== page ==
October 28, 2011

I suggest a wonder time in the spa, get a massage and feel the wonderful aromas of the essential oils, to relieve the stress. Although everyday is not really required, maybe 1 a week would be wonderful enough =D

Britt Marice
October 20, 2011

Years ago I tried a few different ways to meditate but finally found something really deep when I learned TM. From my experience its the only way to go. Plus they are always there for you to get a free follow up lessons or whatever you need.

naturalemotion
October 18, 2011

This a good article, when I had heart trouble or experiencing stress, sometimes i like to do meditation. with the accompaniment of a musical, relaxes muscles and concentrate on something beautiful can reduce the burden of stress.

Jimmy
October 15, 2011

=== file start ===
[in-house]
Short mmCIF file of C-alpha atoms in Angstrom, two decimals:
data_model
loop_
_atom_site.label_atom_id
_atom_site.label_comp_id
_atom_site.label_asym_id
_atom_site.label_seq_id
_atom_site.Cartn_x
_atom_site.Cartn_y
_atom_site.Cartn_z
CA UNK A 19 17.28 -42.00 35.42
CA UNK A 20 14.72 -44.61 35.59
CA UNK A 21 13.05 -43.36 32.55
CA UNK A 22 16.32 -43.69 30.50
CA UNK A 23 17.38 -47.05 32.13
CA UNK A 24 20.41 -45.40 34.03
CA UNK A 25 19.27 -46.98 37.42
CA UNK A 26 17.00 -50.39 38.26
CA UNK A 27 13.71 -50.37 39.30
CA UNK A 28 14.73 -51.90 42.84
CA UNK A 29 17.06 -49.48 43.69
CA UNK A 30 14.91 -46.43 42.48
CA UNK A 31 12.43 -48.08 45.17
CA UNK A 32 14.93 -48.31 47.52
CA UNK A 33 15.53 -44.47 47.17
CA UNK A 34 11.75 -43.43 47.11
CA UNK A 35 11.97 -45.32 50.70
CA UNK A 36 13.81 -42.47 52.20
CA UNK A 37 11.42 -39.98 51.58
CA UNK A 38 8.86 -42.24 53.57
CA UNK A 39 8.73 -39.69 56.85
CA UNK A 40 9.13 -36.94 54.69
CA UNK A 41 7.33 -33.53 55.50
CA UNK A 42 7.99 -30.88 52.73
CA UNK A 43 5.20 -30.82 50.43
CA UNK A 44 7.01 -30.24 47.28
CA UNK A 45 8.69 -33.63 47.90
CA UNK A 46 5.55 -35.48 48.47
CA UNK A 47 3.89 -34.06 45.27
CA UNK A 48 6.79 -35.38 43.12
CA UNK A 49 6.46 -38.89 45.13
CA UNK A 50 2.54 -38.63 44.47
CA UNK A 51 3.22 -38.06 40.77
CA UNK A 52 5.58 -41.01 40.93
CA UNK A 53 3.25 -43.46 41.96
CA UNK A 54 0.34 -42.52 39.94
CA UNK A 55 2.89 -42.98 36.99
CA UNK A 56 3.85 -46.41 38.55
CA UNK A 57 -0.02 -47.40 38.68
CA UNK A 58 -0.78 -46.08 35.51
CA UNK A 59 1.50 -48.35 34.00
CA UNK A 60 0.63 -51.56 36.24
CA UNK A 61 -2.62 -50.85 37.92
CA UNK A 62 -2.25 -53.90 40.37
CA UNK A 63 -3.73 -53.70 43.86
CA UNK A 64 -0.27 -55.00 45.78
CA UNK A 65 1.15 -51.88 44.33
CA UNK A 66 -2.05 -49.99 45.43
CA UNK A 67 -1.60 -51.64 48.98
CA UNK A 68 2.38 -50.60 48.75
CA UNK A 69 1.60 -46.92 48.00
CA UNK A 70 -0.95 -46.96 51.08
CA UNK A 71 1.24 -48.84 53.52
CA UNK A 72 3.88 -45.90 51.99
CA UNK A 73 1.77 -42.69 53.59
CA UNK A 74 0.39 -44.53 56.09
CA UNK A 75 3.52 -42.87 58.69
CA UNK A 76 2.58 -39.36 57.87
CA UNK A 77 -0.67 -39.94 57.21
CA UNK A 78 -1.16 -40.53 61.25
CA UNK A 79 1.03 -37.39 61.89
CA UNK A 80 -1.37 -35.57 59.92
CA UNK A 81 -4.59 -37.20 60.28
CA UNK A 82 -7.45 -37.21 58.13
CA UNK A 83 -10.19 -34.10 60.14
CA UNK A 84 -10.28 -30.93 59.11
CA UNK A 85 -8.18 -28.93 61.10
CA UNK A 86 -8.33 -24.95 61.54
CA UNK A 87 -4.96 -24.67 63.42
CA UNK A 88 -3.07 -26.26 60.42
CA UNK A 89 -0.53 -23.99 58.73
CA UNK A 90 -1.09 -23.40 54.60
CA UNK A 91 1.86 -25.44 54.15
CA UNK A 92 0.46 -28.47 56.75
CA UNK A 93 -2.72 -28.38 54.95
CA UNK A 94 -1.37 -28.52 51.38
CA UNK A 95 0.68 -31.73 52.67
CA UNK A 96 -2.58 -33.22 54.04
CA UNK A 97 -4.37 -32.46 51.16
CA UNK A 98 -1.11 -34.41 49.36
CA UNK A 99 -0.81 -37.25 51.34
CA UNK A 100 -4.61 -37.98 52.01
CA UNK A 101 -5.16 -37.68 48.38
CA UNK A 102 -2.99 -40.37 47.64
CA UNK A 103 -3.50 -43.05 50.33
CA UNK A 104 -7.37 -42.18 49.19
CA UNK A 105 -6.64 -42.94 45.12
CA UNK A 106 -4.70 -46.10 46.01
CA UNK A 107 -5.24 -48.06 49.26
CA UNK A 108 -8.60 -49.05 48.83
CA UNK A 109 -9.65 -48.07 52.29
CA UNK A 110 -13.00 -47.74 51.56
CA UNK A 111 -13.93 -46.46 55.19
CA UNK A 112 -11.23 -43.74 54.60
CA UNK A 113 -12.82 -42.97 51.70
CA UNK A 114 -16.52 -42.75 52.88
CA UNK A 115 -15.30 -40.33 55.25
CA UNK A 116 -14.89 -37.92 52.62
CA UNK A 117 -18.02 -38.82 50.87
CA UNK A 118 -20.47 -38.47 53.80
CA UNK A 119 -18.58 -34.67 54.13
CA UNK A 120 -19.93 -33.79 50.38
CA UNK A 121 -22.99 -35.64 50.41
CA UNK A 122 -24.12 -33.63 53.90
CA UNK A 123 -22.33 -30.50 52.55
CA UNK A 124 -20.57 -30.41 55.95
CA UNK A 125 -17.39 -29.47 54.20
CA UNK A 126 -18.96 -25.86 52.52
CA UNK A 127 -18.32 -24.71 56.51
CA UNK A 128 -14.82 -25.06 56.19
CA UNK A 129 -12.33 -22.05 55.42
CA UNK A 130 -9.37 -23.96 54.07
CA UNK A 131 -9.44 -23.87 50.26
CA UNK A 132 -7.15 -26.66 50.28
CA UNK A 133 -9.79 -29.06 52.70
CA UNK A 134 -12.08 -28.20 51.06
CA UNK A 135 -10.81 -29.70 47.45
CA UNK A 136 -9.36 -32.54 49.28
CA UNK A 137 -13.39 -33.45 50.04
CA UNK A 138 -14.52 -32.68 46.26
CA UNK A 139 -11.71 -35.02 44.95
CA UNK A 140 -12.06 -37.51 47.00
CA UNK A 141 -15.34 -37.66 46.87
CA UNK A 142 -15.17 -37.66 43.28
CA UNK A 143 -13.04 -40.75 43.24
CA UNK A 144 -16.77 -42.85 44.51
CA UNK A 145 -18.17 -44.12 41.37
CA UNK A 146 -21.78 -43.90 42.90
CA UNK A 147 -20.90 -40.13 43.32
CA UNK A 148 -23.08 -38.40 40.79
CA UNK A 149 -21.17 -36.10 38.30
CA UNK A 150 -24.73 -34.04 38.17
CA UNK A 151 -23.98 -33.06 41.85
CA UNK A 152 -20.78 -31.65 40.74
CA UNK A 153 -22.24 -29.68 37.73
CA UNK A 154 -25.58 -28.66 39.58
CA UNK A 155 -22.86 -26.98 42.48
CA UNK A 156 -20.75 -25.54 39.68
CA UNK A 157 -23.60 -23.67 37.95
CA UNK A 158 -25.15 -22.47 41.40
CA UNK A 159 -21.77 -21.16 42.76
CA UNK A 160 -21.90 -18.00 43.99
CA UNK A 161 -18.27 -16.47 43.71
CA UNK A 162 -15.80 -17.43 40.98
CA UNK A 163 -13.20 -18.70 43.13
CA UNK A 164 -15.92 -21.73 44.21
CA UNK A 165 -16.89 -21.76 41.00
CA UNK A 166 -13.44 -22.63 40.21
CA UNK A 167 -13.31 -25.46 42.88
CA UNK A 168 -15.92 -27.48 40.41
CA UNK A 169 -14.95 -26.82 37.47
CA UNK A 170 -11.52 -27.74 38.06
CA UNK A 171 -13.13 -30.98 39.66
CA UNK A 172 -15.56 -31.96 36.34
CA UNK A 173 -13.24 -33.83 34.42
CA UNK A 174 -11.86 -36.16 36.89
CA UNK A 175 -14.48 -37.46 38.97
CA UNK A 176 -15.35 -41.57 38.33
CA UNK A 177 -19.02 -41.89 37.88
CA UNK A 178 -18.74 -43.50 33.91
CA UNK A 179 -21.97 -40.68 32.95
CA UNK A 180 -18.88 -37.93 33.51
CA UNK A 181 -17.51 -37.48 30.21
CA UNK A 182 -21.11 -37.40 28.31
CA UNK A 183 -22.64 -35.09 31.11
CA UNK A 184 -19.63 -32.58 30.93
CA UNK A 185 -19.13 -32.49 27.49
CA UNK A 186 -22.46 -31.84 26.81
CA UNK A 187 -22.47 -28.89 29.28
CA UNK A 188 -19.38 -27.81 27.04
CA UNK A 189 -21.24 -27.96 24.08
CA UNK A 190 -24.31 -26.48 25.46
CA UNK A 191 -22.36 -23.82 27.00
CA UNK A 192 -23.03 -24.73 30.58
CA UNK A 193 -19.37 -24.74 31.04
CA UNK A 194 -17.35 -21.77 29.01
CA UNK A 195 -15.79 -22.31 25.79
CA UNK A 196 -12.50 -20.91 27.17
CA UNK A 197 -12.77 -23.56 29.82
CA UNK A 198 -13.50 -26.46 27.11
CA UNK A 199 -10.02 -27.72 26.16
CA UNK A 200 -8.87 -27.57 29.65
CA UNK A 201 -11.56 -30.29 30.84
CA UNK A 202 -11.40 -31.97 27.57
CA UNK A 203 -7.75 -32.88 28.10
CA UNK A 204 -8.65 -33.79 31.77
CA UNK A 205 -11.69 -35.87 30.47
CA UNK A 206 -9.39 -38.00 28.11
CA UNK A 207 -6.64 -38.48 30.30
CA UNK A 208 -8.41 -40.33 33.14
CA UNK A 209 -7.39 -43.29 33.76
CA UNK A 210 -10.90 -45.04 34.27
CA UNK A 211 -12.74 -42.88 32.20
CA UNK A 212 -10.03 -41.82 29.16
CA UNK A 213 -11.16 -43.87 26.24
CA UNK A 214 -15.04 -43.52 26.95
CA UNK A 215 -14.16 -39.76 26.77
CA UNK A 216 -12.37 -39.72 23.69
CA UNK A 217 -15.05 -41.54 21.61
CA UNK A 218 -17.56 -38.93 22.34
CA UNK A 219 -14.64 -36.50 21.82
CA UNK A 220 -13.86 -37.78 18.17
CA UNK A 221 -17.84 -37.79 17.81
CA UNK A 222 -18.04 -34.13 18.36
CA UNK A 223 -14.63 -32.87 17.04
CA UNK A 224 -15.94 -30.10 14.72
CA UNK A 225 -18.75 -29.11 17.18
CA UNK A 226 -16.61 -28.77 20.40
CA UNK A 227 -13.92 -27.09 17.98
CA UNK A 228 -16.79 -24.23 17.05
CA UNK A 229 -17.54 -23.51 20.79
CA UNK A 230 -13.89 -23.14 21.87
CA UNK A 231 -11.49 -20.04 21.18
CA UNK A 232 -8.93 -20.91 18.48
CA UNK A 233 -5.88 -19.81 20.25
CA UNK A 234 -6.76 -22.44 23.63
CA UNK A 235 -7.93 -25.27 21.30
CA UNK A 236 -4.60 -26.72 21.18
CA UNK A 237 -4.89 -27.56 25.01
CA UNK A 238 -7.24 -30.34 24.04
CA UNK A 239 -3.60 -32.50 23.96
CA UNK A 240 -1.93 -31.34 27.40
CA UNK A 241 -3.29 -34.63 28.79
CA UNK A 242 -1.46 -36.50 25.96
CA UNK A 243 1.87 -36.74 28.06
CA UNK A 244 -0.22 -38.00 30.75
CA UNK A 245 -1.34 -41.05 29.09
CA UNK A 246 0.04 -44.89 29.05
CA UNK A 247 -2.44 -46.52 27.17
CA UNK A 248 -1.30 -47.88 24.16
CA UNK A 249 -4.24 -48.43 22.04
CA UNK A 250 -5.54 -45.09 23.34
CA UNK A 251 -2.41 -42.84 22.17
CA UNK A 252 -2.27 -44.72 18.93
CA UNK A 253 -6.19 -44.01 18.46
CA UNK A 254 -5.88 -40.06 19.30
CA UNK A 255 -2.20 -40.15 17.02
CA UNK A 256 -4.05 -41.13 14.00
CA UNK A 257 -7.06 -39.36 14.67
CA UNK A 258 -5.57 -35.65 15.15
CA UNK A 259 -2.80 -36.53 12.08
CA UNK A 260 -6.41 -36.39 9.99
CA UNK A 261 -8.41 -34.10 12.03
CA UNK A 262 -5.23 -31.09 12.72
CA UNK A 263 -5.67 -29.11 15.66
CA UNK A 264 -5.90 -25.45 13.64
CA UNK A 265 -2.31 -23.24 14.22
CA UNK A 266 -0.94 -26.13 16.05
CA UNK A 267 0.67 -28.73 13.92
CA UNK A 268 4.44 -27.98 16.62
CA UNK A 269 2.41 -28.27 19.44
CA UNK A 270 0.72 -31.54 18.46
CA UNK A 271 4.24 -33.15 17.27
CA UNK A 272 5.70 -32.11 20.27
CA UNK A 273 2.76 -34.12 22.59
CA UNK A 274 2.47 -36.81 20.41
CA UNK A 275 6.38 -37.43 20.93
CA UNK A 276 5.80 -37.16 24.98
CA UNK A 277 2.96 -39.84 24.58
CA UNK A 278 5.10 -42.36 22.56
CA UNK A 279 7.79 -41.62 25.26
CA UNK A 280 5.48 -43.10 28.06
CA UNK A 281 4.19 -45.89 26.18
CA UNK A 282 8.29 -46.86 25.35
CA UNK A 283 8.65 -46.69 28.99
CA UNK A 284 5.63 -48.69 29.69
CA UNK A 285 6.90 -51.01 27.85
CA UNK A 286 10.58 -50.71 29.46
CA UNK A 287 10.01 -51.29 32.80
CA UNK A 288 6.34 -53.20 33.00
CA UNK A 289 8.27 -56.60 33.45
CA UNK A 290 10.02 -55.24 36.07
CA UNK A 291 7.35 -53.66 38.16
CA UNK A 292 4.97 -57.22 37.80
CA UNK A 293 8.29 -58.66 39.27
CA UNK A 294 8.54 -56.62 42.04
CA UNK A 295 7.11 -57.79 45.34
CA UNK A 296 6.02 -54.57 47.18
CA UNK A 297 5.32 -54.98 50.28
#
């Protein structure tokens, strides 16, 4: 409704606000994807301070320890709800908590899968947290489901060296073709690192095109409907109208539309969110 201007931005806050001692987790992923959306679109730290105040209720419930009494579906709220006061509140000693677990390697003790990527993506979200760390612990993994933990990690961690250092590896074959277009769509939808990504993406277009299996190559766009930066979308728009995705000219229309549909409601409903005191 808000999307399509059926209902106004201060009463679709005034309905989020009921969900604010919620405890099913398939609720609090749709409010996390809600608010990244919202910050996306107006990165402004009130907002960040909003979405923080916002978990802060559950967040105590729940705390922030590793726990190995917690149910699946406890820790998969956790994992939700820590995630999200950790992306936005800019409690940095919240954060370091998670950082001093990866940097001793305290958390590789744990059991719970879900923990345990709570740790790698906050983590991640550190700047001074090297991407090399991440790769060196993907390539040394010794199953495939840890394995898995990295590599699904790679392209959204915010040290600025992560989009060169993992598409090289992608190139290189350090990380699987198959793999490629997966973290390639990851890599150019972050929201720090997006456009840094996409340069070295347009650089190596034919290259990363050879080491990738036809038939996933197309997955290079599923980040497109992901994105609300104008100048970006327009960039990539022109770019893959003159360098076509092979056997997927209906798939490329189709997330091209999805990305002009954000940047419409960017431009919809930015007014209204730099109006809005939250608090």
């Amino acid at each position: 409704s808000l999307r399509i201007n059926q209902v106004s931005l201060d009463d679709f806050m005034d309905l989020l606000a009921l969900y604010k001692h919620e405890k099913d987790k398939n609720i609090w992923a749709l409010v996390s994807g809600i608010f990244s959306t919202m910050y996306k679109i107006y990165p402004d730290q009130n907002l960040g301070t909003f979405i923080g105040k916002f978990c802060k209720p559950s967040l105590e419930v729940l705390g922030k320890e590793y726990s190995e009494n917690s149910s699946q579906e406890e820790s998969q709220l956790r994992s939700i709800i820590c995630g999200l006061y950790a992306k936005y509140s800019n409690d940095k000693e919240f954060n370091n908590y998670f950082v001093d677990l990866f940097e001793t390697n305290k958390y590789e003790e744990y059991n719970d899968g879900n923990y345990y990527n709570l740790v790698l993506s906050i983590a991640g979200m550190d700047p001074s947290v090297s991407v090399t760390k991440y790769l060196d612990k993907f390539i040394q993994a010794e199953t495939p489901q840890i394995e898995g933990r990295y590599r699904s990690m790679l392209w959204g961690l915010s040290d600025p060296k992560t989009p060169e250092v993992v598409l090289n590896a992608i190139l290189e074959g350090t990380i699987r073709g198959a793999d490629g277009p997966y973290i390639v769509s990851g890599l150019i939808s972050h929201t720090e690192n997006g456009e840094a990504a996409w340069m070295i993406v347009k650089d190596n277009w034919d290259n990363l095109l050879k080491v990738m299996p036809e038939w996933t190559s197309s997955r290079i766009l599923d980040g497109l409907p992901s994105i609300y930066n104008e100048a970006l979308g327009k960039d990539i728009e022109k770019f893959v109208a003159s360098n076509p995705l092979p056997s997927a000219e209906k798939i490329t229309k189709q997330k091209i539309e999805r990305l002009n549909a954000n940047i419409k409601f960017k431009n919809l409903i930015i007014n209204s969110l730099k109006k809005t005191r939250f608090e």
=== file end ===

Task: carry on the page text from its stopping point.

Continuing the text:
While Benson’s technique may produce some relaxation, I think it’s important to note that the relaxation response as originally hypothesized was never substantiated by science, and in fact has been disproved many times over. Benson’s premise was that the mind-body state recorded during the early 70s in hundreds of subjects practicing Transcendental Meditation could be reproduced by any number of meditation techniques — including the one Benson made up (the Relaxation Response technique), which was very loosely based on TM. But even the initial research studies, to anyone who looked closely with an objective eye, did not support this premise. The studies on TM and Benson’s technique showed many physiological distinctions between the states produced by these two practices. TM produced deeper levels of rest (measured by GSR, plasma lactate, cortisol, and respiration, etc.) and an entirely different brain pattern: highly coherent alpha waves during TM, especially in the prefrontal cortex. For an analysis of the research, please see: The Myth of the Relaxation Response http://www.truthabouttm.org/truth/TMResearch/ComparisonofTechniques/RelaxationResponse/index.cfm